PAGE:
According to this article, Melissa Mars doesn't like to be called a Lolita. On La Reine des Abeilles, her second album that's been just released, she certainly plays with this role - she's sexually provocative, but sings with a very girly voice. For the cd-inlay she posed half-naked, but also very dominant, like a witch from a Tim Burton-movie. If I understand the biographie on her site correctly, she likes to play different roles as a singer, and this new album is about a girl who's a bad girl, a fairy and a femme fatale all roled in one. Musically, it differs from rock to electropop to Jeux Sucrés (posted), a very seductive, slow song about chocolate, syrup and barbed wire.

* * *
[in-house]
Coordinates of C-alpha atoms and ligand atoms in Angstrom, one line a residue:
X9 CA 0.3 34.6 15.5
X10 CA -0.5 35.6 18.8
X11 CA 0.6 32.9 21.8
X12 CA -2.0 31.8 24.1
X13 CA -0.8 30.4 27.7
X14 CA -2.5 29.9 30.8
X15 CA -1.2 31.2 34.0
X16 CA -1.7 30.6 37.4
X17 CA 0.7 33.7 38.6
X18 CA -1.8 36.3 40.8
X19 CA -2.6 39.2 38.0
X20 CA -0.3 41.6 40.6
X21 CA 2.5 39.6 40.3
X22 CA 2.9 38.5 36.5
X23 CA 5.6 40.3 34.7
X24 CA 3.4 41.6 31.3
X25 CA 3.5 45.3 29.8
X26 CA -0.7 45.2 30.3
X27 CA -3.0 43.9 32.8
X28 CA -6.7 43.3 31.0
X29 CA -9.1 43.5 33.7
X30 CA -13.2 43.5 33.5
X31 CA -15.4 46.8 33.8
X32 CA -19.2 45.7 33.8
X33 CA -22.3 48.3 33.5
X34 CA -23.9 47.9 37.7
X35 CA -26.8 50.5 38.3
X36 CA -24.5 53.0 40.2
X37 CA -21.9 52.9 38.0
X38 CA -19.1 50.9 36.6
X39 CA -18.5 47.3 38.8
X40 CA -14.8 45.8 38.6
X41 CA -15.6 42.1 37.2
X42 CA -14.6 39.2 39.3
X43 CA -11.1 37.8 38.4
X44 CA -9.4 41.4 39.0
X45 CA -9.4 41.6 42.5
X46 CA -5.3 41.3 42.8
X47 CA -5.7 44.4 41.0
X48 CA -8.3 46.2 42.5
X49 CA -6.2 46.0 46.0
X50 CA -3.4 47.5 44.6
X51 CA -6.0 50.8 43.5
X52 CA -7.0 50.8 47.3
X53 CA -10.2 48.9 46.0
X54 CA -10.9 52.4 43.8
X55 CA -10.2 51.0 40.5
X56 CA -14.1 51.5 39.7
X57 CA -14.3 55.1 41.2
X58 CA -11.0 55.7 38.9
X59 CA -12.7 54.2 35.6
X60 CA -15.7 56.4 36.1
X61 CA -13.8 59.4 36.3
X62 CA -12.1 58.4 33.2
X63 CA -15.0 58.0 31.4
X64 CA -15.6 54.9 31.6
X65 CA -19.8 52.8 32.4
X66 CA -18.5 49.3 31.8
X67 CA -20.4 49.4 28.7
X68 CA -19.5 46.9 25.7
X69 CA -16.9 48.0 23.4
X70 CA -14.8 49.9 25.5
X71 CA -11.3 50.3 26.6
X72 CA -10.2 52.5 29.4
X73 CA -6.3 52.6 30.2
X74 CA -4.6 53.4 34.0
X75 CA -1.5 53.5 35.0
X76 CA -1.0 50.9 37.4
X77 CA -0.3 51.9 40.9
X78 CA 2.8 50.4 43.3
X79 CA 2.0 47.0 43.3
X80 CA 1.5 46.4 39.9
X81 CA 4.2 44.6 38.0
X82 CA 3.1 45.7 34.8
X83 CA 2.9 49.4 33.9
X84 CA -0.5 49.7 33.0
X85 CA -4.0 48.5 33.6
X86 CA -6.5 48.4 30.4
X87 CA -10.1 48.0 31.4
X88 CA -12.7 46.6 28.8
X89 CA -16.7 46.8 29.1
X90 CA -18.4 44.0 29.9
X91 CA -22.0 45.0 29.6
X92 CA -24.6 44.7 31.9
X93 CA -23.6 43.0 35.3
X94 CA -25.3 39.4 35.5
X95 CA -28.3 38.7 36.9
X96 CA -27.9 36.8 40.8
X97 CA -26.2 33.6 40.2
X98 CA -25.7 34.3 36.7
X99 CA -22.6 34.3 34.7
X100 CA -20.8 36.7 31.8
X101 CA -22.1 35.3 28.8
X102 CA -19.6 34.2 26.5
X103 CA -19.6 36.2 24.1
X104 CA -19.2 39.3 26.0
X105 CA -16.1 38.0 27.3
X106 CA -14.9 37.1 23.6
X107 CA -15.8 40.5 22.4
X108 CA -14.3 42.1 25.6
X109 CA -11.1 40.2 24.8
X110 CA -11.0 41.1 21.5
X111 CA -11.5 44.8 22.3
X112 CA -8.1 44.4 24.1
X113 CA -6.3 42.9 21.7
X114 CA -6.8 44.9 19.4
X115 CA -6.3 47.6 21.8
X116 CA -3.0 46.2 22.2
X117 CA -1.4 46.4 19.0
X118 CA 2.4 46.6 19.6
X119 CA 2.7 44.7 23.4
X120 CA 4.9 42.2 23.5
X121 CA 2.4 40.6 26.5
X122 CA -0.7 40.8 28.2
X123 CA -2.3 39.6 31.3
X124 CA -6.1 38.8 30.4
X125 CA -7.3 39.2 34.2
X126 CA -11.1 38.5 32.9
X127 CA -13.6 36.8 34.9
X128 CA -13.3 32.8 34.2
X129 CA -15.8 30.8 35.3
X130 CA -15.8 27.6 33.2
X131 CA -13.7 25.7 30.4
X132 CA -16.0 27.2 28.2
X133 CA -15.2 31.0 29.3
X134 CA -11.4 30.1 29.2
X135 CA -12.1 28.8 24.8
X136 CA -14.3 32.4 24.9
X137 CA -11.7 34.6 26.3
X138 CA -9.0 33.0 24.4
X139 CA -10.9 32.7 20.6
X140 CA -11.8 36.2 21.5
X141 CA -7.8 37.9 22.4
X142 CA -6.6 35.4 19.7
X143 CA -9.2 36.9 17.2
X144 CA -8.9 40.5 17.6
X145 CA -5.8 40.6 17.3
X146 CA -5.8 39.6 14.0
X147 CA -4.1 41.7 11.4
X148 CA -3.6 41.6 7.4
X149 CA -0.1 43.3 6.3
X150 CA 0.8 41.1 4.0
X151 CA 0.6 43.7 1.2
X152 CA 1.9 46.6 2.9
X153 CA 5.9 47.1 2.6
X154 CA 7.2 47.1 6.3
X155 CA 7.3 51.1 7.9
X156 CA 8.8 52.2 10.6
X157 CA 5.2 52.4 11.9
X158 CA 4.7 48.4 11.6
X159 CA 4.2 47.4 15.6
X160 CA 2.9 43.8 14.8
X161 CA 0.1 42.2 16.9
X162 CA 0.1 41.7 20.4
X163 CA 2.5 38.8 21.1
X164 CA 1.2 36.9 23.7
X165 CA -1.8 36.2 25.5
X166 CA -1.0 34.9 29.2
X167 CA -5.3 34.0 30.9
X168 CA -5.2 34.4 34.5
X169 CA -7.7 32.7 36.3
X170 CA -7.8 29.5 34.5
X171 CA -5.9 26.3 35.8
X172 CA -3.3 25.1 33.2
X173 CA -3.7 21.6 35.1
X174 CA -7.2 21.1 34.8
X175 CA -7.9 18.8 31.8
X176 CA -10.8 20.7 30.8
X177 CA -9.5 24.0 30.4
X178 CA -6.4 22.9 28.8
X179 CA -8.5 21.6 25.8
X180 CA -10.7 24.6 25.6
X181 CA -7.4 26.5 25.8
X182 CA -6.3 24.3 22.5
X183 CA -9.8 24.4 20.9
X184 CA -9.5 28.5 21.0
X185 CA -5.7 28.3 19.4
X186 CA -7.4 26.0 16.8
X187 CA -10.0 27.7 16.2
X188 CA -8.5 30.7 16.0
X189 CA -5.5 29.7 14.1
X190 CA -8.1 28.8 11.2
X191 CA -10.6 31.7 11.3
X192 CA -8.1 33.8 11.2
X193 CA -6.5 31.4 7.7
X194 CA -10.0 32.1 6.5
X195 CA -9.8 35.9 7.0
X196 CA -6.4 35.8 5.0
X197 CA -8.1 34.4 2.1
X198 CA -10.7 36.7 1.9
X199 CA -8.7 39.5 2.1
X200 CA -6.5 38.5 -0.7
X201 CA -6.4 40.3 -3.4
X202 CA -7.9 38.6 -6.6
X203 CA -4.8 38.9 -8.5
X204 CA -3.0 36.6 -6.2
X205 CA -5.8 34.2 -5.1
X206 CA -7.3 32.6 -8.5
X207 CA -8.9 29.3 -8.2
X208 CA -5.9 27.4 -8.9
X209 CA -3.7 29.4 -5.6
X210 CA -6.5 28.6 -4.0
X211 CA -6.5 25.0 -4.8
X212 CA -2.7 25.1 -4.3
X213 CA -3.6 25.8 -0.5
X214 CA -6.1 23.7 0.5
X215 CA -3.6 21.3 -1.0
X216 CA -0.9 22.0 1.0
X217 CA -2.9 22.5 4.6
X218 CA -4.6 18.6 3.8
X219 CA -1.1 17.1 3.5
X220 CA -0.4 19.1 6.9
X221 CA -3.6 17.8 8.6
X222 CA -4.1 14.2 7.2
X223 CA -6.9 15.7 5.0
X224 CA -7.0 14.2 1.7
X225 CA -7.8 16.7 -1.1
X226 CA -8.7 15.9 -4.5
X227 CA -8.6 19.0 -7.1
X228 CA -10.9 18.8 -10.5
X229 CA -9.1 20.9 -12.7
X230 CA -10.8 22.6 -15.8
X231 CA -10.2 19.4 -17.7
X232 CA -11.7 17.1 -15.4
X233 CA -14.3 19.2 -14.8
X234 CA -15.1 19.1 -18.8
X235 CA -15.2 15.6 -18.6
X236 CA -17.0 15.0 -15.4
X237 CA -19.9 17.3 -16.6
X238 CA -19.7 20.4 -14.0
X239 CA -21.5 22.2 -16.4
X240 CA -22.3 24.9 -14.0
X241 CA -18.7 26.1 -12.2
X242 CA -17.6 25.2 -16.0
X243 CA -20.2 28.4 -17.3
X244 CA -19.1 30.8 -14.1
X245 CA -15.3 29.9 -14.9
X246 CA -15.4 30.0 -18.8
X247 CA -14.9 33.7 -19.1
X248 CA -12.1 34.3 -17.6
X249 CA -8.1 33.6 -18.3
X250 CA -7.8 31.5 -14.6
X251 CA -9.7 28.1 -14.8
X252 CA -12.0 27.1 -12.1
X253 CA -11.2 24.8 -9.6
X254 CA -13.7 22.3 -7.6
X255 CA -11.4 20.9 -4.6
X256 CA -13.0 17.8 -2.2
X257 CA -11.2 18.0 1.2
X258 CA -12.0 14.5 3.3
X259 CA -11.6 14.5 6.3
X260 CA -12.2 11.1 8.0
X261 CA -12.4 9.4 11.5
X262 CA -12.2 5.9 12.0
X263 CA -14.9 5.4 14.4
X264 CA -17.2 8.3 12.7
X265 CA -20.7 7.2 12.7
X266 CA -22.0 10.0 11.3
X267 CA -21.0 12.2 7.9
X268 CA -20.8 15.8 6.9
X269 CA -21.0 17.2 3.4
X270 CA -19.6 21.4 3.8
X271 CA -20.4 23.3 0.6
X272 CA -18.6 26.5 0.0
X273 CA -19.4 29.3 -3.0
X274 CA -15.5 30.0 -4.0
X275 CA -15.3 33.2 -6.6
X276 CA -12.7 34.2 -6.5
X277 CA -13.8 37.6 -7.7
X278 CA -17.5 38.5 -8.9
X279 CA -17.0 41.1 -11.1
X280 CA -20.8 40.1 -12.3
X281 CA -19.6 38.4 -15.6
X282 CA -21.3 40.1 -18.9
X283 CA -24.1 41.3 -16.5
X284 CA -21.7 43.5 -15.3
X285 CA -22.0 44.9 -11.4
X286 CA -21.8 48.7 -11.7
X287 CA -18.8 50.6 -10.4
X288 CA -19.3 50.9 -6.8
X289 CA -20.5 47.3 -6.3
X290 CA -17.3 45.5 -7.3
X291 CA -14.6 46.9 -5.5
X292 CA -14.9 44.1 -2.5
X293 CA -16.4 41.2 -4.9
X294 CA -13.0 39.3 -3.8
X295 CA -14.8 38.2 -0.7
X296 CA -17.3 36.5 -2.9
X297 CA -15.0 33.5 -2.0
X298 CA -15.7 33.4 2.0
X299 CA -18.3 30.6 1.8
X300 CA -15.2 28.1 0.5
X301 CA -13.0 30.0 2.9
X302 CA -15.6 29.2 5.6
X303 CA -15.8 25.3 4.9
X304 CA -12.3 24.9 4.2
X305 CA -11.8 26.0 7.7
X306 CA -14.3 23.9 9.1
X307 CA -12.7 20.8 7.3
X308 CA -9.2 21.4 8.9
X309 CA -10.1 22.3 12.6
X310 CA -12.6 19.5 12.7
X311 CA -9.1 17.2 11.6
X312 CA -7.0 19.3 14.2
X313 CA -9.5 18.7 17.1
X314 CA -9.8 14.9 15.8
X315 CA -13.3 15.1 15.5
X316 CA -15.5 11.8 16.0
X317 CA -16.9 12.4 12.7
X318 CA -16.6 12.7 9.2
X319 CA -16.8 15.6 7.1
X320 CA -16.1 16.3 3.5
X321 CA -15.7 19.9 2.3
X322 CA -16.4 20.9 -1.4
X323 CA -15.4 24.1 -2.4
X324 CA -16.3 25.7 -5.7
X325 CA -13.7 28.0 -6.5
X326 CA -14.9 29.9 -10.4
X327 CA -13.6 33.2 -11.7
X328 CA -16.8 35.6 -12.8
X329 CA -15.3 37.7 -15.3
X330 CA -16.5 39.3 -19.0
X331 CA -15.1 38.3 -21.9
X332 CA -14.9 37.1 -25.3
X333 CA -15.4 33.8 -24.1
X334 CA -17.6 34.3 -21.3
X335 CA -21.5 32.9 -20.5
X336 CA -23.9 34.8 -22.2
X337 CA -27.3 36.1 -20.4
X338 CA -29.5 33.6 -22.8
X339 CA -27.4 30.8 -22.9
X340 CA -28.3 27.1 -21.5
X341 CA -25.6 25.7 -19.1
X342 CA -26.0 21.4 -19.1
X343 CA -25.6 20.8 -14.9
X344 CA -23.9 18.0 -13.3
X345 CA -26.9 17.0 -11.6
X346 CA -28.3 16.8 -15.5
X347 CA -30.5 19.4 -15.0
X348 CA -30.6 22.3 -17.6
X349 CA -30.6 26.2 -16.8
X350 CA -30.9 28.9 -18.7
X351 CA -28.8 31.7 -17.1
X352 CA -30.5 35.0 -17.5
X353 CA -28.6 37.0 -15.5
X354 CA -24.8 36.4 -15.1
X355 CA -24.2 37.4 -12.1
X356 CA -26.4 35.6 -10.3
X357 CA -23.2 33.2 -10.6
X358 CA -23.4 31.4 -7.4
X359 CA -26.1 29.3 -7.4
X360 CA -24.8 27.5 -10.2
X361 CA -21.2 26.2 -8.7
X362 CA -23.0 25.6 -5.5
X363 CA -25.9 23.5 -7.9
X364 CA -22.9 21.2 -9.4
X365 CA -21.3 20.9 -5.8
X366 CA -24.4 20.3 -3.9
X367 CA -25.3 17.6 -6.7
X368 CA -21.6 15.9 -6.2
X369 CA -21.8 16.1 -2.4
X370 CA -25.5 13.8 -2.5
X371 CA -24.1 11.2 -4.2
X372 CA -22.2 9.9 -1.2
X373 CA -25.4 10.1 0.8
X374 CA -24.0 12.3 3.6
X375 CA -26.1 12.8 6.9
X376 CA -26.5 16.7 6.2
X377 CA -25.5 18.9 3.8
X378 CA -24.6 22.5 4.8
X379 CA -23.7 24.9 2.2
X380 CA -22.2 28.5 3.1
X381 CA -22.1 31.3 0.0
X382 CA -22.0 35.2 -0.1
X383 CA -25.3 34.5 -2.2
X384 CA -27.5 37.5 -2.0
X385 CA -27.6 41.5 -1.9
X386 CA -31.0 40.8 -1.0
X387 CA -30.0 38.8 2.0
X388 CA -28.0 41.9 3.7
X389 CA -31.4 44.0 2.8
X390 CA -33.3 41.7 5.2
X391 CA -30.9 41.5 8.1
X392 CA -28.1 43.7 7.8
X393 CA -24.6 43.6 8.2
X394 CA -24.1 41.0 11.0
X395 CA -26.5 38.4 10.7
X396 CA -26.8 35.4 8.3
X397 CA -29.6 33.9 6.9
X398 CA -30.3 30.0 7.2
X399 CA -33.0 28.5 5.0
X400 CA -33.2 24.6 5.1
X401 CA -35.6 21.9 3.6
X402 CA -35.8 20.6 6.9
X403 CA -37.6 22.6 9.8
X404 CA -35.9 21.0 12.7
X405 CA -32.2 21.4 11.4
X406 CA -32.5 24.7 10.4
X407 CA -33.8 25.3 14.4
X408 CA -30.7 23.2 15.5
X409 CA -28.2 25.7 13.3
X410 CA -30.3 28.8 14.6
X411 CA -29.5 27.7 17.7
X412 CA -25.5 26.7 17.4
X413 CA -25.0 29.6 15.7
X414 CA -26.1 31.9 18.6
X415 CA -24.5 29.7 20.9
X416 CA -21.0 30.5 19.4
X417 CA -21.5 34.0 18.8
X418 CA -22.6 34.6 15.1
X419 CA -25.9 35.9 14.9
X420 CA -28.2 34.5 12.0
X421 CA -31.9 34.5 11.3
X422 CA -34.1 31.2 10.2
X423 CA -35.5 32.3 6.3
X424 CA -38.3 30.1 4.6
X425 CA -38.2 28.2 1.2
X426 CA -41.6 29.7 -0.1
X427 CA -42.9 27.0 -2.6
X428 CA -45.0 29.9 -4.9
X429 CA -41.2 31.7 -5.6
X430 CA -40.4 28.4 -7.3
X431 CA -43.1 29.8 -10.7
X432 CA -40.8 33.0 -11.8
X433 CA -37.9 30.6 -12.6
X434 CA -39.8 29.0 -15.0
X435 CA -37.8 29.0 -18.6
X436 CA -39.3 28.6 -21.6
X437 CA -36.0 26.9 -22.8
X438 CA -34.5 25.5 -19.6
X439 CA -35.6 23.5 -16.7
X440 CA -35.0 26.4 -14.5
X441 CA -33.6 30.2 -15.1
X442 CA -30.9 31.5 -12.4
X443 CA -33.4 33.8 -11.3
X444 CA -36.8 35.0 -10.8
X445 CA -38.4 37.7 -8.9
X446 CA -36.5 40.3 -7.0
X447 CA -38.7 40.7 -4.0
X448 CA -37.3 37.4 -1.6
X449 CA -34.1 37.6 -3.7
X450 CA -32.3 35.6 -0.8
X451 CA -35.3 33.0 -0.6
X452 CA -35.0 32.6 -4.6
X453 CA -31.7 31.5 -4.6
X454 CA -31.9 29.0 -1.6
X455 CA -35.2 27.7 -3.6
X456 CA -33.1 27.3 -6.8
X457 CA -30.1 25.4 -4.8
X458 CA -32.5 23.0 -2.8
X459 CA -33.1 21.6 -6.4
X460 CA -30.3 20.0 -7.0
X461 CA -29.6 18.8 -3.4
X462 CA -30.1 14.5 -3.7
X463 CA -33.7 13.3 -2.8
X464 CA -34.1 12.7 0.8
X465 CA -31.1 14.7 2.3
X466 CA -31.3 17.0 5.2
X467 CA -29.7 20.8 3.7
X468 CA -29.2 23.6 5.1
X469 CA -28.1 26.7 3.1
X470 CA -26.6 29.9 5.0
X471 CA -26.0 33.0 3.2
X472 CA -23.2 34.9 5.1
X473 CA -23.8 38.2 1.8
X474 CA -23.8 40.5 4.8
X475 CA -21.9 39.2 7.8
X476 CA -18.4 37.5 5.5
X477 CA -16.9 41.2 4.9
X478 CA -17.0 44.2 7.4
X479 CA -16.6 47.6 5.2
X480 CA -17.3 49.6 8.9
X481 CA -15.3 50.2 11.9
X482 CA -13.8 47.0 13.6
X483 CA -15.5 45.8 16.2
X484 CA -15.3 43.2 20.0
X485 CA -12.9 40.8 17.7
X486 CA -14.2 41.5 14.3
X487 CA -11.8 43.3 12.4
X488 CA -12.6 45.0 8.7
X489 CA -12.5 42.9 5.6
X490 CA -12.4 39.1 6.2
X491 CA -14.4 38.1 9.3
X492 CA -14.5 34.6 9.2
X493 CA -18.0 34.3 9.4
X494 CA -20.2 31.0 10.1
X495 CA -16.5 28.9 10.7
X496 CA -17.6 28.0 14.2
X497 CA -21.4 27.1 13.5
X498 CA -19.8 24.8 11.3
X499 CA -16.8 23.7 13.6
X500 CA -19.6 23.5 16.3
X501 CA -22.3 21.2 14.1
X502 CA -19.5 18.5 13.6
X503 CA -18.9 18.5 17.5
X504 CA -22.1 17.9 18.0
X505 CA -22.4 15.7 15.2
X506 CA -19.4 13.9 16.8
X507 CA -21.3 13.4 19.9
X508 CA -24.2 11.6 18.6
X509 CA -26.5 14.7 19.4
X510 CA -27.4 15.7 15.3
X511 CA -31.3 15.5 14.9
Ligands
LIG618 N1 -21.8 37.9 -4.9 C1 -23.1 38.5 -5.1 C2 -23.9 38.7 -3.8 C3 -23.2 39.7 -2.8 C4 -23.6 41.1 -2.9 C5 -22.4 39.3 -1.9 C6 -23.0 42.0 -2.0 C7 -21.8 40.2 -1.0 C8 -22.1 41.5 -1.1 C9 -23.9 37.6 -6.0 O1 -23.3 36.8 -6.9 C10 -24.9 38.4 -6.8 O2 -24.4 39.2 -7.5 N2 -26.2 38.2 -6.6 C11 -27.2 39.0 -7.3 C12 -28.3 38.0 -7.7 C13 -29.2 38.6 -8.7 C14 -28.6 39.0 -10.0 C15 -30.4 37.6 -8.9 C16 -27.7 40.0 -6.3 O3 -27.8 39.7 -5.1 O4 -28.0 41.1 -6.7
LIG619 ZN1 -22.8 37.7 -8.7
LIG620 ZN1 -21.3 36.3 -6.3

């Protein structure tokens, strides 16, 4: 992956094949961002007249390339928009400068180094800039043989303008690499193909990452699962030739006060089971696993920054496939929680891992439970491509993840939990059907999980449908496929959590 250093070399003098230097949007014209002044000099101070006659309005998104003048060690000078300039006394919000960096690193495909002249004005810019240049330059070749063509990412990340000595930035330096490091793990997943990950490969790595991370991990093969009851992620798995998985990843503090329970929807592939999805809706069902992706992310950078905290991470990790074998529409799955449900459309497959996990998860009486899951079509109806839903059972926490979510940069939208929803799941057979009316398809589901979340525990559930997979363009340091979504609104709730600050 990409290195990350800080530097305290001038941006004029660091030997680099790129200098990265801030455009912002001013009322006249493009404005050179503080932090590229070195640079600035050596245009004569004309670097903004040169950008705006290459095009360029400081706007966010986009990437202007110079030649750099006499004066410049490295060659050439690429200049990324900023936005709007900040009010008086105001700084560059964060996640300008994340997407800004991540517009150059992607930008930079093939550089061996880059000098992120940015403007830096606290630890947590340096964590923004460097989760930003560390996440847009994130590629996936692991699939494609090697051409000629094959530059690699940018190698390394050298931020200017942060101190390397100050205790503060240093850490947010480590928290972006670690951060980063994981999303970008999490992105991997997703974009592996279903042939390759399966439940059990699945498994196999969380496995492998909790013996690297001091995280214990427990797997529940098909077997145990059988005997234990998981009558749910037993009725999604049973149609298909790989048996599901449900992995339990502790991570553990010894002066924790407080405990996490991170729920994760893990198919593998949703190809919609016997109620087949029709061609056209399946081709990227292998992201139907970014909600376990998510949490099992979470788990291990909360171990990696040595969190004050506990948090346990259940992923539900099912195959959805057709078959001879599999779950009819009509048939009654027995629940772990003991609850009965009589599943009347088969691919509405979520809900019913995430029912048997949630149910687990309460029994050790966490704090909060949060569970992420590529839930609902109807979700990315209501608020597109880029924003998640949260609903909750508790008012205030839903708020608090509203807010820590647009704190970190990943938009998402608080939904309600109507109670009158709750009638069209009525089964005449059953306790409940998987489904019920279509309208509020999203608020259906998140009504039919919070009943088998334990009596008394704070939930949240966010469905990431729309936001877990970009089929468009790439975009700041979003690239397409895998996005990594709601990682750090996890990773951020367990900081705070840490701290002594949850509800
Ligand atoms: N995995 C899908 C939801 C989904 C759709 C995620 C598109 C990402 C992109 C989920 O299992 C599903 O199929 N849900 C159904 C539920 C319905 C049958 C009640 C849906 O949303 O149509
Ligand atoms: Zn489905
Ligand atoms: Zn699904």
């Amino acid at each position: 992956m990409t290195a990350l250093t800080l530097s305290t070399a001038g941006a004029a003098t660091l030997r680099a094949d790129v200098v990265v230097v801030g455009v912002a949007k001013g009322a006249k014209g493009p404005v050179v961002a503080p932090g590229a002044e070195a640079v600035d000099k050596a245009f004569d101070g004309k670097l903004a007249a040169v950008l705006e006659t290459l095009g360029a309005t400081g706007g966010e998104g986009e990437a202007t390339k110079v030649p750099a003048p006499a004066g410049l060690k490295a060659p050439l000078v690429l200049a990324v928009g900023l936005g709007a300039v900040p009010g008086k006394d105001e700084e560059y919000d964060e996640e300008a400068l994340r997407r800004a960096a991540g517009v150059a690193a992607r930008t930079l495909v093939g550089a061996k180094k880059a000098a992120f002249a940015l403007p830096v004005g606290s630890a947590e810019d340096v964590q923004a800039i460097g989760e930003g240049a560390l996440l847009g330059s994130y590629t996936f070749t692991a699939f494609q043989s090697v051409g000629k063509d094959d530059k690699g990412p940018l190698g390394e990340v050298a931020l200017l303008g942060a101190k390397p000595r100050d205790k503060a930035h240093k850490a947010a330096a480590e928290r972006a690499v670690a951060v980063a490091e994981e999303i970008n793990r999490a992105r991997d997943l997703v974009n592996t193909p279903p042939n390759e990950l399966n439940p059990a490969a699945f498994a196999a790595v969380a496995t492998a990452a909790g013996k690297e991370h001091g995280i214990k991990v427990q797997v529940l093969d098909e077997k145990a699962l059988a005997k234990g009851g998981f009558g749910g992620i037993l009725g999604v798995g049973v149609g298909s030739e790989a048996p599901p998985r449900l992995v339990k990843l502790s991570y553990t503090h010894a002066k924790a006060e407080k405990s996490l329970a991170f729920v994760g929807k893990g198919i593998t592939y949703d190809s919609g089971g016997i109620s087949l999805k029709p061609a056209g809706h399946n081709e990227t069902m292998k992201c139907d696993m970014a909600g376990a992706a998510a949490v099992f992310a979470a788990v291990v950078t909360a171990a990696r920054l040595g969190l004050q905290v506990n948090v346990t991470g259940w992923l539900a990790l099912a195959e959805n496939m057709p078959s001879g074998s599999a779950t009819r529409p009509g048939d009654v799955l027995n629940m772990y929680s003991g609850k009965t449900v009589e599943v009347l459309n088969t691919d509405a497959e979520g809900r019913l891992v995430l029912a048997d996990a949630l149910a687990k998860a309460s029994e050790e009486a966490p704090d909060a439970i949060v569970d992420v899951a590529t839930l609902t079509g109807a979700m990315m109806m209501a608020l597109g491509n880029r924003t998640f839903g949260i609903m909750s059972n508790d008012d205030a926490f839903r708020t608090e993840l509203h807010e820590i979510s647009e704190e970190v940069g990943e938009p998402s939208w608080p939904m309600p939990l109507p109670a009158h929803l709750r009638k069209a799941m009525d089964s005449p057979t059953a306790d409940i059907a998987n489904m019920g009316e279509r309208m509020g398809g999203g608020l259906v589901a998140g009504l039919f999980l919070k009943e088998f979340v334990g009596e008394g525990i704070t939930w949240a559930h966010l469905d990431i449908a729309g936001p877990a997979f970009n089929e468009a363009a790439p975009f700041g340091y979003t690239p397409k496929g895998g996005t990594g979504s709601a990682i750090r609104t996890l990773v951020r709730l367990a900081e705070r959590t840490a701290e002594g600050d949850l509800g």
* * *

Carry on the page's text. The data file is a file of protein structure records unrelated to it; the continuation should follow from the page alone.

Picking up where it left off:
Hear here.

zaterdag 24 september 2005


The very bright Camille released her second album Le Fil this year, very different from her sunny debut Le Sac des Filles. This time she explored music made by the human voice, and upright bass. If you're thinking of Björk's Medulla right now - Camille is way more listenable. First there's her girly voice; powerful, exciting, happy. But sometimes filled with tristesse. Then there is the music: the album starts with a bourdon, one note, that keeps on going through all songs. It refers to Steve Reich, and Laurie Anderson. Sometimes Camille uses her voice to beatbox, sometimes a little kid who likes to make funny noises. Furthermore, she gets help from hiphopproducer MaJiKer and elastic guitarplayer Sebastien Martel - not use to pigeonhole this fille. Ta douleur (see her site for the great video, also check the fan-site for live-performances) is upbeat, Pour que l'amour me quitte (posted here) is an example of that tristesse. Brilliant album.